Graduate School

School of Nutrition and Translational Research in Metabolism

NUTRIM School of Nutrition and Translational Research in Metabolism aims to contribute to excellence in health maintenance and personalized medicine by unraveling lifestyle and disease induced derangements in metabolism and by developing targeted nutritional, exercise and drug interventions. This is facilitated by a state of the art research infrastructure and close interaction between scientists, clinicians, master and PhD students.

NUTRIM 25-year anniversary

The celebration activities spread over November and include the two-day introduction course for new PhD Students with NUTRIM Café, Pizza Movie Night, Battle of the Departments Quiz and the Annual NUTRIM Symposium followed by dinner buffet and party.


NUTRIM research focuses on chronic diseases, including diabetes, COPD, inflammatory bowel disease, liver disease and renal disease, and contributes to improving cancer care. Biomedical research is directly linked to clinical trials and research focusing on behavioural interventions and health promotion. A primary goal is to accelerate the translation of science to patient and population. This distinct profile has placed NUTRIM at the cutting-edge of various related domains. NUTRIM's research lines are:

  • Metabolic Syndrome
  • Gut-Liver Homeostasis
  • Chronic Inflammatory Disease & Wasting
  • Gene-Environment Interactions


NUTRIM offers a PhD training programme for students who aspire a broad understanding of human nutrition, metabolism and toxicology, next to outstanding research capabilities. NUTRIM researchers also teach in several master’s programmes, such as ‘Biomedical Sciences’, ‘Physician Clinical Scientist’ and ‘Health Food Innovation Management’.

Learn more about NUTRIM PhD opportunities

Diseases that have our
special attention:

  • obesity, NASH and diabetes
  • COPD, IBD and renal disease
  • cancer
  • VENI grants

    Five Veni grants for UM researchers

    Friday, July 28, 2017

    Five of the 154 granted Veni-applications came from Maastricht.

    Read more
  • ehealth

    E-health application for chronic bowel disease a success

    Saturday, July 15, 2017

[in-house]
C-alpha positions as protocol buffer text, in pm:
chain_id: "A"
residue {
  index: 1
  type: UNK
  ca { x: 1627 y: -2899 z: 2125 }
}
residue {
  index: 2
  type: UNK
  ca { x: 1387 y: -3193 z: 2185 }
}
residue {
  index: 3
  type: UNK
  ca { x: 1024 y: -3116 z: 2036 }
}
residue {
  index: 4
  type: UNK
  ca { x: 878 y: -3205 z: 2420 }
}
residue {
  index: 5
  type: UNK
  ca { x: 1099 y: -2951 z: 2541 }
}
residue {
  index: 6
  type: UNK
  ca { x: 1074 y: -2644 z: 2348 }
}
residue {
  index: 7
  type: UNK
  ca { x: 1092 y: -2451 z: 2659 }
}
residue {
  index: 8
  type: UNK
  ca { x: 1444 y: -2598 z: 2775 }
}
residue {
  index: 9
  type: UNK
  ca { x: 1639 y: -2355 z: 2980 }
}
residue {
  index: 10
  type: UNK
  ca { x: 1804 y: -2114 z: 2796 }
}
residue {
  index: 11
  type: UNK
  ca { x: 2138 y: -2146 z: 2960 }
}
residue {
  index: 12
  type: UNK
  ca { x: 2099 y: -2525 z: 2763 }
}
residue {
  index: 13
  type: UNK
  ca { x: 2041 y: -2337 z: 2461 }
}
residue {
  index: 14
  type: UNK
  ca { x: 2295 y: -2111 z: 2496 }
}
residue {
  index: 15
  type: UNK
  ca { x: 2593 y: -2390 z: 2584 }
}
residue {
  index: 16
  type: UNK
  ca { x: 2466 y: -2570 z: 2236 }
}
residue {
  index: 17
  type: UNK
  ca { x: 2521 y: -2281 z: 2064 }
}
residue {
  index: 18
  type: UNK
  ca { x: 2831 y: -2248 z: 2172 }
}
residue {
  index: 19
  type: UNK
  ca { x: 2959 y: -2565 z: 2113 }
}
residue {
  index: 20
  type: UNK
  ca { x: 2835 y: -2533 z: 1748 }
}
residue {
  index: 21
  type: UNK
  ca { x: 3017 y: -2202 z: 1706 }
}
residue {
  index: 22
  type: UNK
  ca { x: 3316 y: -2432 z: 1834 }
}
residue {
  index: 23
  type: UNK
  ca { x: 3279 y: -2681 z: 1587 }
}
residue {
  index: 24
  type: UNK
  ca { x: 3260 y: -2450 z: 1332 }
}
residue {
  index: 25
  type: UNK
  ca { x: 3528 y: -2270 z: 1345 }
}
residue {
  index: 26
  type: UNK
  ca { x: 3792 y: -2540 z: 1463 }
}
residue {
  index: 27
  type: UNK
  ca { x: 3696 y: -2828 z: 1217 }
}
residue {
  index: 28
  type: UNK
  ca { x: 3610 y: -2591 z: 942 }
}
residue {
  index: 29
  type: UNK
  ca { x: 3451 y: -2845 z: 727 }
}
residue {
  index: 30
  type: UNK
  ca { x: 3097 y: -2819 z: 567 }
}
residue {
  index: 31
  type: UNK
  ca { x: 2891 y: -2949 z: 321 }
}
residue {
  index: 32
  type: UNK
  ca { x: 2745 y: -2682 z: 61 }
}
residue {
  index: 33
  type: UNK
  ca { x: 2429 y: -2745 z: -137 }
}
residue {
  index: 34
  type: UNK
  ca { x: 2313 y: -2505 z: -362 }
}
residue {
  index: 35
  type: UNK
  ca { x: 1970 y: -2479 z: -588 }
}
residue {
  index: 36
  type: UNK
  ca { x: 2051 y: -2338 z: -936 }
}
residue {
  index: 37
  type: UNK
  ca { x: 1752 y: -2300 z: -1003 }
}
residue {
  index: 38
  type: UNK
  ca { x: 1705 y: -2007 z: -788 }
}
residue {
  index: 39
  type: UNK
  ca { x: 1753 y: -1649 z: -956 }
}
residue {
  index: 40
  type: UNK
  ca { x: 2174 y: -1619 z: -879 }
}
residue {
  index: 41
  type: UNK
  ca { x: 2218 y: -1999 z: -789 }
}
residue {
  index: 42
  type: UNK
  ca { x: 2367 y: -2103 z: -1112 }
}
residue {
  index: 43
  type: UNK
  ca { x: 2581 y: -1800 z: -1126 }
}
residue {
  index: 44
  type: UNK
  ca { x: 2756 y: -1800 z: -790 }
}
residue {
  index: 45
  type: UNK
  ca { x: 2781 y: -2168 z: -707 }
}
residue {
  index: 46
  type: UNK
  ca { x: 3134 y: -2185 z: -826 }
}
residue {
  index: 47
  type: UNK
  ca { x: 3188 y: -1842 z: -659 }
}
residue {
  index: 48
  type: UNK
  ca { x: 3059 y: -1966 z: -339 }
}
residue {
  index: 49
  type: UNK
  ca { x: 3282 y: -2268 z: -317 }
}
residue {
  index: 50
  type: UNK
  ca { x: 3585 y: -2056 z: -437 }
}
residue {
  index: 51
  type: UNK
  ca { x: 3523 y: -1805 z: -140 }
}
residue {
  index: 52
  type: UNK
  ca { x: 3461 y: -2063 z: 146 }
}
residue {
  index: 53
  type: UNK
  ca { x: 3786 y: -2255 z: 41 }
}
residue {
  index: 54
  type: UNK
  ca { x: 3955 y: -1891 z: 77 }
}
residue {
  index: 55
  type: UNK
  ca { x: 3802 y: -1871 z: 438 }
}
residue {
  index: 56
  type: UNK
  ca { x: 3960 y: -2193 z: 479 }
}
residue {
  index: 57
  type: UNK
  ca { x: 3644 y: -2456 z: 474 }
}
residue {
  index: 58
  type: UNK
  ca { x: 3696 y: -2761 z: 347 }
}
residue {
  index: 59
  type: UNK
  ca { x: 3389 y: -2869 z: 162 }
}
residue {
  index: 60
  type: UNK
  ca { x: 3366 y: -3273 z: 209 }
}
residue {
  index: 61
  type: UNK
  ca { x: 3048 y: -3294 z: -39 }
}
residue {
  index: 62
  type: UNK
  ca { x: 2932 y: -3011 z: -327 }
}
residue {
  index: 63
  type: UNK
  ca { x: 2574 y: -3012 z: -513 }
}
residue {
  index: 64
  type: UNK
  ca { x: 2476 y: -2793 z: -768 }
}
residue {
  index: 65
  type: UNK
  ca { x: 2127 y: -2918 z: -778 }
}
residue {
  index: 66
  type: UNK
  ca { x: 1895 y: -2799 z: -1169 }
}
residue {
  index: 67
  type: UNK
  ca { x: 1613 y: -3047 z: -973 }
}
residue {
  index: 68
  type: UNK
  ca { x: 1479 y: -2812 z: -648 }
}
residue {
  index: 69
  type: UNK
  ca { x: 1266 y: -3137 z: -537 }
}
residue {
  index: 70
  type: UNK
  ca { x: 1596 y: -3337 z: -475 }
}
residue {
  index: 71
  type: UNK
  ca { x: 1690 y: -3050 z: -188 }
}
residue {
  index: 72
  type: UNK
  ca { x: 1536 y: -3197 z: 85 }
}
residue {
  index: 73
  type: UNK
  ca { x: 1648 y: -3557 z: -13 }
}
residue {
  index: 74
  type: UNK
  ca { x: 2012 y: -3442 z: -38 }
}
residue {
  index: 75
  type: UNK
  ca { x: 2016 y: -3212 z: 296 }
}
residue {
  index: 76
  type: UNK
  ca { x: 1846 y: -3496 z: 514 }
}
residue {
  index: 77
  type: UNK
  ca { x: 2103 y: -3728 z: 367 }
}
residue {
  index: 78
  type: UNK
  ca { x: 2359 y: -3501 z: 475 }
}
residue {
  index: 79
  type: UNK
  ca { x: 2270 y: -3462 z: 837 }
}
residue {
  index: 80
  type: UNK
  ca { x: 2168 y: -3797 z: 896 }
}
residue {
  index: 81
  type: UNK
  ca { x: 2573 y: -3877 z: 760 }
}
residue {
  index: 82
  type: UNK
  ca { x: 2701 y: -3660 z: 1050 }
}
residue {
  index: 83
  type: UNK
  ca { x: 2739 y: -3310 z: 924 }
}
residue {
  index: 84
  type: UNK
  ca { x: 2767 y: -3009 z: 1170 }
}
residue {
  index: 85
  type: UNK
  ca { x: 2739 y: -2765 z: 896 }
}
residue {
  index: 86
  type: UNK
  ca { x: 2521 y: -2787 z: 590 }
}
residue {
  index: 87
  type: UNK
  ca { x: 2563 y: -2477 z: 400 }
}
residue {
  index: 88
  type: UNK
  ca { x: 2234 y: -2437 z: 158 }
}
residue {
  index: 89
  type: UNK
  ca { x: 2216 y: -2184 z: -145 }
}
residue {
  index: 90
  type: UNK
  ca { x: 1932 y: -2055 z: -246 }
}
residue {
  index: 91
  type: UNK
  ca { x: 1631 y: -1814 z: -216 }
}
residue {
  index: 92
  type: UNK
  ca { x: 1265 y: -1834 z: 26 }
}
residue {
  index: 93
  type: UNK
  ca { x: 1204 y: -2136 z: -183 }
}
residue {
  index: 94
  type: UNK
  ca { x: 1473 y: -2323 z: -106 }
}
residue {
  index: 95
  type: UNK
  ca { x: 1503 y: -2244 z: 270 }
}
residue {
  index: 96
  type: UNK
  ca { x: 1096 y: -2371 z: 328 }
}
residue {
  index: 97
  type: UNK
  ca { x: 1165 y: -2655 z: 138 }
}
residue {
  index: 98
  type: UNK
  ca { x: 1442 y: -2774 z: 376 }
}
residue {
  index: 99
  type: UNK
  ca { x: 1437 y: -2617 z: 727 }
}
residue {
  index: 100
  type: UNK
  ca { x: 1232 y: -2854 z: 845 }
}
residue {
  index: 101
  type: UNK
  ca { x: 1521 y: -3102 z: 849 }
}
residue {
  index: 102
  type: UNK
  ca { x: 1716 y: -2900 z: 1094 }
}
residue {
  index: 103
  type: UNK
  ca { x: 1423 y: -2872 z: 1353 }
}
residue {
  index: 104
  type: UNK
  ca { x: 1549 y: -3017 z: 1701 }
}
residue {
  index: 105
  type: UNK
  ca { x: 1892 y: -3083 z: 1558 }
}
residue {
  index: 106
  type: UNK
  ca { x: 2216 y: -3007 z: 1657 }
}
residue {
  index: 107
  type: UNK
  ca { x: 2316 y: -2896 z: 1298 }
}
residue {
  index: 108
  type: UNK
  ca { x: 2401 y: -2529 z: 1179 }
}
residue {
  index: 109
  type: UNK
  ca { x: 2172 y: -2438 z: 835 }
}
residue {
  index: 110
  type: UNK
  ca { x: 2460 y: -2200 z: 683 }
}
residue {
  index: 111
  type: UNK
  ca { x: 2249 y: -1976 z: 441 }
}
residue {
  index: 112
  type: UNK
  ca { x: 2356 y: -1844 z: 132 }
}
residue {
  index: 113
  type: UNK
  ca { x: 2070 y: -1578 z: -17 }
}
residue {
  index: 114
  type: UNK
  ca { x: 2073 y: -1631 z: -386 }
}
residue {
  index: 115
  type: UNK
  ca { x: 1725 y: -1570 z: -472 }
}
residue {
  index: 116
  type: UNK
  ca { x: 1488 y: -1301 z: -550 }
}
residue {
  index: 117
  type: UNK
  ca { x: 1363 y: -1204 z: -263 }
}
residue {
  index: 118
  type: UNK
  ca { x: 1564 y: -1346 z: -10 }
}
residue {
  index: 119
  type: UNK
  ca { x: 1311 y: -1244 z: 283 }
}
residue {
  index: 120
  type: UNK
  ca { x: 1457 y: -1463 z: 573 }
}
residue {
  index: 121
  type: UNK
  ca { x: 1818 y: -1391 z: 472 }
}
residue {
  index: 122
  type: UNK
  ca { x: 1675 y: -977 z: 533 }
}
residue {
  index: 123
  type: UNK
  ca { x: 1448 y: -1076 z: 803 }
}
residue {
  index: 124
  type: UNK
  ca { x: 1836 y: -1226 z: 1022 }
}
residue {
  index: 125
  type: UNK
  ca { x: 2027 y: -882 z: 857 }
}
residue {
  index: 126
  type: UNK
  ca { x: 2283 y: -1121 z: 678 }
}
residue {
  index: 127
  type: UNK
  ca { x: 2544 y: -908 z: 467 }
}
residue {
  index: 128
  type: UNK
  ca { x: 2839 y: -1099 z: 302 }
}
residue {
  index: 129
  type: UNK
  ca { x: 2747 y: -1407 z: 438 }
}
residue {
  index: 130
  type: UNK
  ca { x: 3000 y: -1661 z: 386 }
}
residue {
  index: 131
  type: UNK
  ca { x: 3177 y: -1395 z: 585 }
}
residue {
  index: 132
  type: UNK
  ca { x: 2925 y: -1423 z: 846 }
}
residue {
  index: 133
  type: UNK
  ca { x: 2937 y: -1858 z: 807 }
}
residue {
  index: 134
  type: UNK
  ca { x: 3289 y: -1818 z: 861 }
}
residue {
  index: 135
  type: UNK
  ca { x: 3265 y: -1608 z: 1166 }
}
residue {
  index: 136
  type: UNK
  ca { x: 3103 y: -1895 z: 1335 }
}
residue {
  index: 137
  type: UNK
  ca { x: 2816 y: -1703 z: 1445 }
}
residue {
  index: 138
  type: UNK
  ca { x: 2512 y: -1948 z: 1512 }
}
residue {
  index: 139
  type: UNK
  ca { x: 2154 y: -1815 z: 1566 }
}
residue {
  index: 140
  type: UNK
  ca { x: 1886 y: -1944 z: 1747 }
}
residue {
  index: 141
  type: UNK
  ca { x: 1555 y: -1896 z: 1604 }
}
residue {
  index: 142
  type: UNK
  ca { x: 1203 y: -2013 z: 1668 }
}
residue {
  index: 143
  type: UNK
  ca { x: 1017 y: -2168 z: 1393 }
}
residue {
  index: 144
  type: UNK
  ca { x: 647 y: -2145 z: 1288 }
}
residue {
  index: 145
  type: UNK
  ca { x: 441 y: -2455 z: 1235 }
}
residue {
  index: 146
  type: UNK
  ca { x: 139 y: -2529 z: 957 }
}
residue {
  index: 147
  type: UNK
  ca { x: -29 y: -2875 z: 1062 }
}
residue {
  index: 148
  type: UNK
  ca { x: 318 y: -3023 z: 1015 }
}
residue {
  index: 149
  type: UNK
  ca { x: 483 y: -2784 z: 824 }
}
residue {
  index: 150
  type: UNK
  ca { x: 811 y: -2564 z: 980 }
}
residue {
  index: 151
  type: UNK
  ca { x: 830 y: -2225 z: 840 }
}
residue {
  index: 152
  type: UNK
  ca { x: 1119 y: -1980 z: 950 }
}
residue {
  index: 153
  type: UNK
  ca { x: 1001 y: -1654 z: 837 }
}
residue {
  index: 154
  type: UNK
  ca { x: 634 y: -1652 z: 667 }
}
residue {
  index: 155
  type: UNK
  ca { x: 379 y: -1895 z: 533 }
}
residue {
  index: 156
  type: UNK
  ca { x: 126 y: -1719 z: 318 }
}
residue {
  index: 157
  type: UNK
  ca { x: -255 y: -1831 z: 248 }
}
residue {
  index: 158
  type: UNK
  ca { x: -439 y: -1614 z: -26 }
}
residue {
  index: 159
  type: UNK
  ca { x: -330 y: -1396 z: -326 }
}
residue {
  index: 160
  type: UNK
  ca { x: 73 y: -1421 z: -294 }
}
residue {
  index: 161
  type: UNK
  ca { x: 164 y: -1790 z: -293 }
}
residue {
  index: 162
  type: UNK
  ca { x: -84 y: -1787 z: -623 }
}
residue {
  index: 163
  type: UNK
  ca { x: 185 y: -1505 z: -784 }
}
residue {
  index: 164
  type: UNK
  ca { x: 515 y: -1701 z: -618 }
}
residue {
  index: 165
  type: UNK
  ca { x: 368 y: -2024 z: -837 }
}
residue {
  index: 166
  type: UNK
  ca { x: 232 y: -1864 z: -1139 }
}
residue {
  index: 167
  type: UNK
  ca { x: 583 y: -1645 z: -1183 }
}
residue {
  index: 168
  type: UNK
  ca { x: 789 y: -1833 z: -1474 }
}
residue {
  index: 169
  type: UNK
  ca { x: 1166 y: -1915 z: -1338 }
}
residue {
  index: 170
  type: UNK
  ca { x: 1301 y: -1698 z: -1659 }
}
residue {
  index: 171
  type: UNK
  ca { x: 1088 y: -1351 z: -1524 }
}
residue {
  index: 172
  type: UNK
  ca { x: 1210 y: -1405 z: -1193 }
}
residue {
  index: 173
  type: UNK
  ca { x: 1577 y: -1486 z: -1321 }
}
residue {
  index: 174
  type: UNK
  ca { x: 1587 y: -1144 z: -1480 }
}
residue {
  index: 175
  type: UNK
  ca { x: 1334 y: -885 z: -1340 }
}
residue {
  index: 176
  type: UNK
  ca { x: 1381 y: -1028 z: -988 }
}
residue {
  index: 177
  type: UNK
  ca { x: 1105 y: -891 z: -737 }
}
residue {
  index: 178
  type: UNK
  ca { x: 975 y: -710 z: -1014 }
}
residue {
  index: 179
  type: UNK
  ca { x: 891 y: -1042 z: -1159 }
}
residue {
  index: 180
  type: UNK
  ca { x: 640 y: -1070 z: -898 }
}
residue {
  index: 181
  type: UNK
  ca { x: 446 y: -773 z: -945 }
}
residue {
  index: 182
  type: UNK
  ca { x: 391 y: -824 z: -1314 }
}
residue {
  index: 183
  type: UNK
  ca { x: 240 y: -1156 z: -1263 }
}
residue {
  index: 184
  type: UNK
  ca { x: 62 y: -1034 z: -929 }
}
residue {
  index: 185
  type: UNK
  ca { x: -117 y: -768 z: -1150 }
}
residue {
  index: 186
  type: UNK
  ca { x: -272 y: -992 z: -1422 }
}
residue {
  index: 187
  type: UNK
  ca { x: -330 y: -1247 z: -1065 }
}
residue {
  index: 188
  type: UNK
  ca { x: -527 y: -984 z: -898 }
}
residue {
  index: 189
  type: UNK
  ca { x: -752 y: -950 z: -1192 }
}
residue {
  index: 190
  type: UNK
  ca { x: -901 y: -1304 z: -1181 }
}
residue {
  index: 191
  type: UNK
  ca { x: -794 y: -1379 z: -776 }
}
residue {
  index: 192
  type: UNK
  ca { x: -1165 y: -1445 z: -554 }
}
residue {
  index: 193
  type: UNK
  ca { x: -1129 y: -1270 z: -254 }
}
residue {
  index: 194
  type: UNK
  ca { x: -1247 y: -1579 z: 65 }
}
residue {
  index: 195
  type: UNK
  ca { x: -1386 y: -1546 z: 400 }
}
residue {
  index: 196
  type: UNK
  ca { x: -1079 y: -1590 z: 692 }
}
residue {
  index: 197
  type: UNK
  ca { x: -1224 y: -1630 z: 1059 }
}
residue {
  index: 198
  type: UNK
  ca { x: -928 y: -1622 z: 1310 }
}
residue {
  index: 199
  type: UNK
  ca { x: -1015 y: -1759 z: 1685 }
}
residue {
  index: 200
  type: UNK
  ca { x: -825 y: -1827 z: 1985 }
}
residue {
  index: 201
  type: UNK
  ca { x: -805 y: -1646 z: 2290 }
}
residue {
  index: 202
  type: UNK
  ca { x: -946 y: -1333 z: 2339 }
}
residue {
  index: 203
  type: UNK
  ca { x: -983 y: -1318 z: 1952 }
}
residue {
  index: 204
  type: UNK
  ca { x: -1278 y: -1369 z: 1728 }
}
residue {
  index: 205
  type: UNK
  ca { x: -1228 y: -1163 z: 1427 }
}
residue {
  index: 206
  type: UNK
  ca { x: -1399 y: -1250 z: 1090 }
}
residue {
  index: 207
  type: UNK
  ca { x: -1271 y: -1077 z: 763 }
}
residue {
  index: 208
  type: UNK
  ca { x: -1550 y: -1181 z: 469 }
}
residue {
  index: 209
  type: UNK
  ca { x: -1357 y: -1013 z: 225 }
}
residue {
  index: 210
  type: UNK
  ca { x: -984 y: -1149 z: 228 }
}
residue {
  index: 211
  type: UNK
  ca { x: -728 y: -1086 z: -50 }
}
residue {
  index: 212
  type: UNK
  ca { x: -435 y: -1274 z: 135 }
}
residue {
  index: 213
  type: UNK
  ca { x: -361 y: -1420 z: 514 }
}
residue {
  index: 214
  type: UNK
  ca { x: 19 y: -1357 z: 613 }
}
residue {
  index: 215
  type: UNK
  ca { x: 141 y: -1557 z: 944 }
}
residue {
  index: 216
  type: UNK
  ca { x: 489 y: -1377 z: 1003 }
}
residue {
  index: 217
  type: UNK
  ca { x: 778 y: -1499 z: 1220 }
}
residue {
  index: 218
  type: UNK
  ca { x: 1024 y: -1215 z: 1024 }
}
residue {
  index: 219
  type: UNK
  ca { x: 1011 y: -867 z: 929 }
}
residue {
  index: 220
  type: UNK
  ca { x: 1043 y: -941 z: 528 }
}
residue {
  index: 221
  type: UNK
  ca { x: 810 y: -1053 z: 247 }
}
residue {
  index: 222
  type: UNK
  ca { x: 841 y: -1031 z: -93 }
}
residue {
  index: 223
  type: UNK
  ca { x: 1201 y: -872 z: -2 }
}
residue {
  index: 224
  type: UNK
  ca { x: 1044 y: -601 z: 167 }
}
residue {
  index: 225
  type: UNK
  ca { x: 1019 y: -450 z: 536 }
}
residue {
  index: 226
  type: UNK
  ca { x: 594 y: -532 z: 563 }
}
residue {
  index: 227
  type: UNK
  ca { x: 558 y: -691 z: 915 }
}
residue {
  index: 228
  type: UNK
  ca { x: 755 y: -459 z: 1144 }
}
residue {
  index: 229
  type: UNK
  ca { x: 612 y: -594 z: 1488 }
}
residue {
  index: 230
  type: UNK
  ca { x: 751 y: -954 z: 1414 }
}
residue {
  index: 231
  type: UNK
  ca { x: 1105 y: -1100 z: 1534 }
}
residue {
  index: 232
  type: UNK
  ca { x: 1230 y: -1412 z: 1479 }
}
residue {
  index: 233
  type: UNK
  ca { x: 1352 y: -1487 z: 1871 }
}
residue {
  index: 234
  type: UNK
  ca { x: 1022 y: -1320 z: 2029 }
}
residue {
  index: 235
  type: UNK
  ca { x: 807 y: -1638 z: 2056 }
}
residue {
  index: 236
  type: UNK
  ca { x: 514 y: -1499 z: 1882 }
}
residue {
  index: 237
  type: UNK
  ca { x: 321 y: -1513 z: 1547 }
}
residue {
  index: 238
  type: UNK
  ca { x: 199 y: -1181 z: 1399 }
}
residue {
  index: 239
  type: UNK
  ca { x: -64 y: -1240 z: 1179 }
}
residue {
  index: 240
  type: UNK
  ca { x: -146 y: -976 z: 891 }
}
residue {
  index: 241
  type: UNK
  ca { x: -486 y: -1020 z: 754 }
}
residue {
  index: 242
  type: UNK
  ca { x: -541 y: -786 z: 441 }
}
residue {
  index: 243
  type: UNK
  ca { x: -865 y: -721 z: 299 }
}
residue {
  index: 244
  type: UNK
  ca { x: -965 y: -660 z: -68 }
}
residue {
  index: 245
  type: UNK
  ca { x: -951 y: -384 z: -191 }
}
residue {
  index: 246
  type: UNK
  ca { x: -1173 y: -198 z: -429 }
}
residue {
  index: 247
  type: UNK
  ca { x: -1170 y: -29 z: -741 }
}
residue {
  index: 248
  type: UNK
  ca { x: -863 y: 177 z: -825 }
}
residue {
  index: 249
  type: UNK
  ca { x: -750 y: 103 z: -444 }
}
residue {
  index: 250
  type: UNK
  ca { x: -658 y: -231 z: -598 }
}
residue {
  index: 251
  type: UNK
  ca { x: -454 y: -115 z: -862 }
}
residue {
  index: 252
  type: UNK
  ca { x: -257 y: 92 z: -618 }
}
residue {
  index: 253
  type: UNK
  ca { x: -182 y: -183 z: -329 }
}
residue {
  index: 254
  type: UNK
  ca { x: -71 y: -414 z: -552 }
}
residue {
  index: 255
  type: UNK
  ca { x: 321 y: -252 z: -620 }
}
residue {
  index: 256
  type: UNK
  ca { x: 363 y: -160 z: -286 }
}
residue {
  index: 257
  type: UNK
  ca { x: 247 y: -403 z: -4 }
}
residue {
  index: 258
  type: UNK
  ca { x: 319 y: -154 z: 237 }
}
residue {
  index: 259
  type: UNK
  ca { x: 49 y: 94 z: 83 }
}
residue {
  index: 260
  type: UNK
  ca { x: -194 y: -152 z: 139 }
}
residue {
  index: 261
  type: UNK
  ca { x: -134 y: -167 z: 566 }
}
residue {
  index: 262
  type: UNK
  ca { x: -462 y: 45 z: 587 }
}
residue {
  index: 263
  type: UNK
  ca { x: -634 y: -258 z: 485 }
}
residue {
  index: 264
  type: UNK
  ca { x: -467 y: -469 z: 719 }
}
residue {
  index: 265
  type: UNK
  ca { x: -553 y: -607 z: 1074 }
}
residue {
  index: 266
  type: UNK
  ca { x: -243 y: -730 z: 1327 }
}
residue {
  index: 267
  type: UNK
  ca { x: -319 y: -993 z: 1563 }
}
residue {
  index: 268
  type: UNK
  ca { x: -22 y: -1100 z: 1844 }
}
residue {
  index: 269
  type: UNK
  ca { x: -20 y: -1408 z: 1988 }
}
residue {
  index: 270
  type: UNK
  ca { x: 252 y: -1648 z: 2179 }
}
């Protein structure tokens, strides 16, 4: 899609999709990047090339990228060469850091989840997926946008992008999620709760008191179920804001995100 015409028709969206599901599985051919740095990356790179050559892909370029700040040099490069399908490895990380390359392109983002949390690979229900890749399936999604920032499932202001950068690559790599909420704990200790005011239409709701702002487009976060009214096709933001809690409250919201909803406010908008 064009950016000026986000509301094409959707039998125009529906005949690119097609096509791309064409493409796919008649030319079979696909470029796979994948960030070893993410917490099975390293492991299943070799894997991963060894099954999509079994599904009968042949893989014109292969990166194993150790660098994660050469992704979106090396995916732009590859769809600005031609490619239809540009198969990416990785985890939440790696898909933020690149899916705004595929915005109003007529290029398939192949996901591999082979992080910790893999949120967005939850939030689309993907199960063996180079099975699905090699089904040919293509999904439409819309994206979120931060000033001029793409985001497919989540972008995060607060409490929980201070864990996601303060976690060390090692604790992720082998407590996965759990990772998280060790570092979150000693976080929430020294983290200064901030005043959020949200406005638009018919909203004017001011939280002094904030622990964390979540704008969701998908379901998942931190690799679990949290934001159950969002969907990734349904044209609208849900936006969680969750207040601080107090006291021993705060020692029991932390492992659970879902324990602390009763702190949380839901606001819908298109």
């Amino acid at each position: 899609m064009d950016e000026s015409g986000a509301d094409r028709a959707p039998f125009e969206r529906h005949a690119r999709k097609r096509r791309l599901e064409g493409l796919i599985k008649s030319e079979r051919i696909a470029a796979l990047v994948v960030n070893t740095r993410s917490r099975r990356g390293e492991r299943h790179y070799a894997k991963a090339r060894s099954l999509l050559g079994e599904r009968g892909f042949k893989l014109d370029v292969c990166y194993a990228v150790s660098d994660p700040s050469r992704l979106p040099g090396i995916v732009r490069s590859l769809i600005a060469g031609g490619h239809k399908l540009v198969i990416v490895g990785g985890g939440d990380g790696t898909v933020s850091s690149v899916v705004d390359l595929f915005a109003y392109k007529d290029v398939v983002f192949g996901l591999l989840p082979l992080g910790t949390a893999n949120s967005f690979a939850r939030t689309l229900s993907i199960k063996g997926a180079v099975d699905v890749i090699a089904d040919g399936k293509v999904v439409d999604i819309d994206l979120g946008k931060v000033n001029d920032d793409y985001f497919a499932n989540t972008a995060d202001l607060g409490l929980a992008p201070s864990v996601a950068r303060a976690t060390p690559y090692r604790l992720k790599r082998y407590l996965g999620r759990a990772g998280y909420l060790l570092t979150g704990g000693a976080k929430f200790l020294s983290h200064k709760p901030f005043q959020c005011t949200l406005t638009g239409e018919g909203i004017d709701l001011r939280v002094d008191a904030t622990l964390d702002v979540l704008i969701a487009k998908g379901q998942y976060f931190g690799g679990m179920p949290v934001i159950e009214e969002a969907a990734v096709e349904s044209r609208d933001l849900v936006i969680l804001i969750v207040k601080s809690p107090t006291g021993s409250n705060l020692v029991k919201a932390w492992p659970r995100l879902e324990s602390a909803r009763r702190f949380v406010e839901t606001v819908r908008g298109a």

The e-health application MyIBDcoach has resulted in a 50% reduction in the number of hospital admissions, fewer out-patient visits and better medication compliance in patients with chronic inflammatory bowel conditions such as Crohn’s disease (MUMC+ news).

    Read more
  • Fewer phlebotomies needed thanks to medication

    Tuesday, July 4, 2017

    Gastric ulcer drug shown to have alternative application (MUMC+ news).

    Read more
  • Freddy Troost

    Golden combination of commerce and science

    Tuesday, June 20, 2017

    The success of the master’s programme in Health Food Innovation Management was one of the critical factors in whether or not to establish a Maastricht University campus in Venlo. The graduation of the sixth class puts an end to any possible doubt. “We’re sticking around; we’ve proven that we have a right to exist”, says associate professor and programme coordinator Freddy Troost.

    Read more
  • Prof. Van Marken Lichtenbelt nominated for Huibregtsen Prize

    Friday, June 16, 2017

    Van Marken Lichtenbelt’s discovery of brown adipose tissue in adults in 2009 led to the research of ways to activate and increase brown adipose tissue. On 9 October 2017 foreman of the jury José van Dijck (president KNAW) will announce the winner of the Huibregsten Prize during the Night of Science & Society (Avond van Wetenschap & Maatschappij).

    Read more
  • witte bloedcellen

    White blood cells important for yo-yo effect after weight loss

    Monday, April 3, 2017

    Adipose tissue in the body may increase the likelihood of gaining weight after weight loss. The cells of the immune system, also known as white blood cells, play an important role as well.

    Read more
  • Suiker en voedselafhankelijkheid

    Sugar hardly contributes to food dependence

    Monday, April 3, 2017

    Recent results of a study conducted by researchers at Maastricht University provided no scientific evidence to support the general assumption that sugar is addictive and leads to weight gain.

    Read more
  • Food as a medicine

    Food as medicine

    Monday, March 27, 2017

    Dr Alie de Boer – a food scientist at University College Venlo, a satellite campus of Maastricht University – recently published an article in the International Journal of Food Sciences and Nutrition. Based on a comprehensive literature study, she revealed the importance of omega 3 fatty acids and vitamin E in managing chronic inflammatory lung diseases, such as COPD and autoimmune sarcoidosis.

    Read more
  • Walking better than high-intensity exercise for diabetics

    Monday, December 5, 2016

    Walking, strolling and standing more during the day is better for sugar regulation in diabetics than an hour of high-intensity exercise. 

    Read more
  • World diabetes day

    Preventing diabetes

    Monday, November 14, 2016

    On this day exactly 125 years ago, physician Sir Fredrick Grant Banting was born. Together with Charles Best and John Macleod, Banting discovered that insulin could be used to treat diabetes.

    Read more

NUTRIM School of Nutrition and Translational Research in Metabolism